Coin Value Finder » 1942 Nickel Value: are “D”, “S”, “P”, No mint mark worth money?

1942 Nickel Value: are “D”, “S”, “P”, No mint mark worth money?

The 1942 nickel is one of the most sought-after pieces among coin collectors due to its exciting history. The coin is also considered rare as it was minted during an ongoing World War.

Keep reading to know the features, value, different varieties, and minting errors that make the 1942 nickel a rare collectible,

1942 Nickel Details

1942 Nickel Details

  • Mintage: 154,557,200
  • Reverse Designer: Felix Schlag
  • Fineness: 0.9
  • Weight: 5 grams
  • Obverse Designer: Felix Schlag
  • Category: Jefferson Five Cents
  • Mint: Philadelphia, Denver, San Francisco
  • Diameter: 21.2 mm
  • Composition: Copper, Nickel, Silver Manganese

Obverse Design

The obverse surface has a portrait of the iconic figure Thomas Jefferson. It’s a side portrait where the second president of America is facing to the left side and has a hairstyle popular in colonial America. The portrait also shows him wearing a thick coat, used to accent the image.

Around the left edges of the coin, the phrase ‘In God We Trust’ is inscribed with uppercase letters, whereas on the right side, the word ‘Liberty’ and 1944 is printed. A small star separates the word and the date on the right edge of the coin.

Reverse Design

The reverse side represents the president’s estate in Virginia, known as Monticello. Besides the compelling representation of the building, several other words and phrases are inscribed on the coin. Right above the dome of the building, you’ll see a mint mark, while on the topmost edge, the phrase ‘E PLURIBUS UNUM’ is written.

Below the depiction of Monticello, the words ‘five cents’ and ‘United States of America’ are written in block letters. The most distinct detail of the Monticello building depiction is the stairs. An uncirculated 1942 nickel will clearly show the first six steps of the building.

1942 Nickel Value Chart

Mint Mark Good Fine Extremely Fine Uncirculated MS 65
1942 no mint mark nickel $0.06 $0.15 $0.45 $0.8 $5/5
1942 D nickel $0.5 $1.25 $4.5 $16 $55
1942 P nickel $0.50 $0.8 $1.4 $3 $20
1942 S nickel $1 $1.1 $2 $2.75 $18

1942 Nickel Value and Varieties Guides

Before we further read about the relevant varieties, please remember that in 1942, two types of nickels were produced with differences in their composition. At the start of the year, the nickels were produced using 75% copper and 35% nickel, but later in October, the US treasury changed the coin’s composition to 56% copper, 35% silver, and 9% manganese. The change in composition was done during wartime to save copper and nickel.

Although the face value of the nickel is five cents, the coin’s condition determines how much the penny is worth.

1942 Nickel No Mint Mark Value

1942 No Mint Mark Nickel

  • Edge: Smooth
  • Mint Mark: No mint mark
  • Quantity Produced: 49,789,000
  • Type: Jefferson Nickel
  • Year of Minting: 1942
  • Price: $0.45 to $75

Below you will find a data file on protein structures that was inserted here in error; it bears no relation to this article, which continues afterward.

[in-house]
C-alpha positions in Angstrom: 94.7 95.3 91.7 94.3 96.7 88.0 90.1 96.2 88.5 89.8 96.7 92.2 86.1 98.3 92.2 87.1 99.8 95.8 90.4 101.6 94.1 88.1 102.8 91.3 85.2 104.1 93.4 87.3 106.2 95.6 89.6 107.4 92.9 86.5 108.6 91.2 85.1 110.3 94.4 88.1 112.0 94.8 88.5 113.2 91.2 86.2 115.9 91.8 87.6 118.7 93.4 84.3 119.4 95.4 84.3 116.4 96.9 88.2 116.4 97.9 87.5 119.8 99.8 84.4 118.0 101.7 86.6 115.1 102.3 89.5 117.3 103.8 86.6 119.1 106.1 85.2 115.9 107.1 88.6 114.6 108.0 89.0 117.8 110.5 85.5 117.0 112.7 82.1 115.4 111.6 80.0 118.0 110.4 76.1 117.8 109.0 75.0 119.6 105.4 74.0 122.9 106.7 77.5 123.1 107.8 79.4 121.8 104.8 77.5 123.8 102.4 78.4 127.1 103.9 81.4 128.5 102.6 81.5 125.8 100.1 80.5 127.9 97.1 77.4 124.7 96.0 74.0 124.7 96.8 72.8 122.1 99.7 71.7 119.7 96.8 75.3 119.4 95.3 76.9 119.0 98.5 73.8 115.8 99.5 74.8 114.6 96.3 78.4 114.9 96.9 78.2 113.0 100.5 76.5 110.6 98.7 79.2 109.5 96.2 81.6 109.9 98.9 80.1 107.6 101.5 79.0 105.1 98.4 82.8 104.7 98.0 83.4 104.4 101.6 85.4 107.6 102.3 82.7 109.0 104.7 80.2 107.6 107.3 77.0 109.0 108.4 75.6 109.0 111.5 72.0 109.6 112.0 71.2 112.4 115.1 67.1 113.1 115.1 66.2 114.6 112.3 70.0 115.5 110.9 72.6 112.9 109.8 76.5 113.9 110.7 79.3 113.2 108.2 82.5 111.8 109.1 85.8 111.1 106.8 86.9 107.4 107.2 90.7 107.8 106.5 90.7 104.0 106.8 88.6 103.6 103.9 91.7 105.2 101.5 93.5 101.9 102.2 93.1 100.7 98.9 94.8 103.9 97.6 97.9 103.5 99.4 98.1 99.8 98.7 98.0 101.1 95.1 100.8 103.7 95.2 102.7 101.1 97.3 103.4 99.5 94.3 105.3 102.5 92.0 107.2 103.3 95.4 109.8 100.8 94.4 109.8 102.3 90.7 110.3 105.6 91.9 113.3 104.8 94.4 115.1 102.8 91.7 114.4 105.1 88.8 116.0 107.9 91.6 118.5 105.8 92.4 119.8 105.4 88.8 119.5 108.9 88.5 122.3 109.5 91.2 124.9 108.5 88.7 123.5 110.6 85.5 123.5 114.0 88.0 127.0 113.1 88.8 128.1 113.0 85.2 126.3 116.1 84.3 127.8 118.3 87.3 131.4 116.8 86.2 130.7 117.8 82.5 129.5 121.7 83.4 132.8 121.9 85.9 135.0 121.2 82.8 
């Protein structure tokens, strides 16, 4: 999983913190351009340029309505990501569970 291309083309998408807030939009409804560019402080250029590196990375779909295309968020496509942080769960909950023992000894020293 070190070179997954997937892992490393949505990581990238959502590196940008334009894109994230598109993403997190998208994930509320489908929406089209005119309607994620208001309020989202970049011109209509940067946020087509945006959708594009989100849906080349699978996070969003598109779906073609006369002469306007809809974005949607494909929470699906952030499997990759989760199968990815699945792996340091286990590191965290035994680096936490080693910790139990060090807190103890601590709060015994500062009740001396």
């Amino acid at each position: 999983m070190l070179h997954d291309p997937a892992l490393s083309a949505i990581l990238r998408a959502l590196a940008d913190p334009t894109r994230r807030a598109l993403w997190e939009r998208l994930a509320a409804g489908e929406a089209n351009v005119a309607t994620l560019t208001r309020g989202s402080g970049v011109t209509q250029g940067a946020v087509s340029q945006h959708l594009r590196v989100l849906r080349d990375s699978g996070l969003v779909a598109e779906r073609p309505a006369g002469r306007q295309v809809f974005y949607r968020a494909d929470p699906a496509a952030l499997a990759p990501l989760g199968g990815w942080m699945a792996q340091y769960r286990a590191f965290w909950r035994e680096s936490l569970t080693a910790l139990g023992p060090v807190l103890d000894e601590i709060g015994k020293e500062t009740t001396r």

•  Mass: 5 grams
  • Place of Minting: Philadelphia
  • Face Value: $0.05
  •  Diameter: 21.2 mm

During the year’s first half, nickels without a mint mark were produced in the Philadelphia mint. 49789000 coins were produced in the mint, making the nickels common and inexpensive. Circulated nickels from the Philadelphia mint range between $0.10 to $0.50, depending on the nickel’s condition. However, uncirculated coins start from $5 to $20.

1942 P Nickel Value

1942 P Nickel

  • Mint Mark: P
  • Edge: Smooth
  • Price: $0.56 to $70
  • Quantity Produced: 57,873,000
  • Year of Minting: 1942
  • Type: Wartime Nickel
  • Place of Minting: Philadelphia
  • Face Value: $0.05

The 1942 P nickel was minted in Philadelphia during wartime. The P mint mark was placed after the composition of the nickel was changed only to differentiate the previously minted nickels from the new ones. A total of 57,873,000 nickels were produced and regulated.

Due to the nickel’s interesting history, these coins have a significantly higher value than nickels without the mint mark. A good-condition 1942 P nickel will cost you $1.70, whereas a fine-condition coin starts from $2.5. The extremely fine go for $3-$4, whereas uncirculated pieces require a budget range of $8.5 to $23.

1942 D Nickel Value

1942 D Nickel

  • Mint Mark: D
  • Type: Wartime Nickel
  • Place of Minting: Denver
  • Year of Minting: 1942
  • Edge: Smooth
  • Price: $1.75 to $100 and more
  • Quantity Produced: 13,938,000
  • Face Value: $0.05

These nickels were produced in the first half of the year, before the nickel’s composition was changed. No 1942 D nickels were produced with the new material composition. Due to their massive circulation, these nickels in good condition can cost $0.20, while those in extremely fine condition are worth $2.50 and more. The uncirculated 1942 D nickels go for $31 to $65 or above.

1942 S Nickel Value

1942 S Nickel

  • Year of Minting: 1942
  • Place of Minting: San Francisco
  • Price: $1.8 to $150
  • Mint Mark: S
  • Type: Jefferson Nickel
  • Edge: Smooth
  • Face Value: $0.05
  • Quantity: 32,900,000

Minted in San Francisco, the 1942 S nickel is the least common of the nickels produced during wartime. Due to their rarity, they are the most valuable among the different variations. The nickels in San Francisco were made after the nickel’s composition was changed, minting $32,900,000 in total.

These nickels have a slightly higher value than the 1942 P nickels. An S nickel in good condition can cost around $2, a fine-quality nickel $4, and nickels in extremely fine condition go to $9 or higher. The uncirculated nickels are more valuable and start from $28 and upwards.

Also Read: 15 Most Valuable Nickels Worth Money

1942 Nickel History

The 1942 Jefferson nickel replaced the Buffalo nickel already in production. The nickel depicted the United States’ third president and his Virginia residence. Felix Schlag was the artist behind this captivating design. The buffalo nickels already in circulation completed their 25 years term, making the mint change the nickel’s design.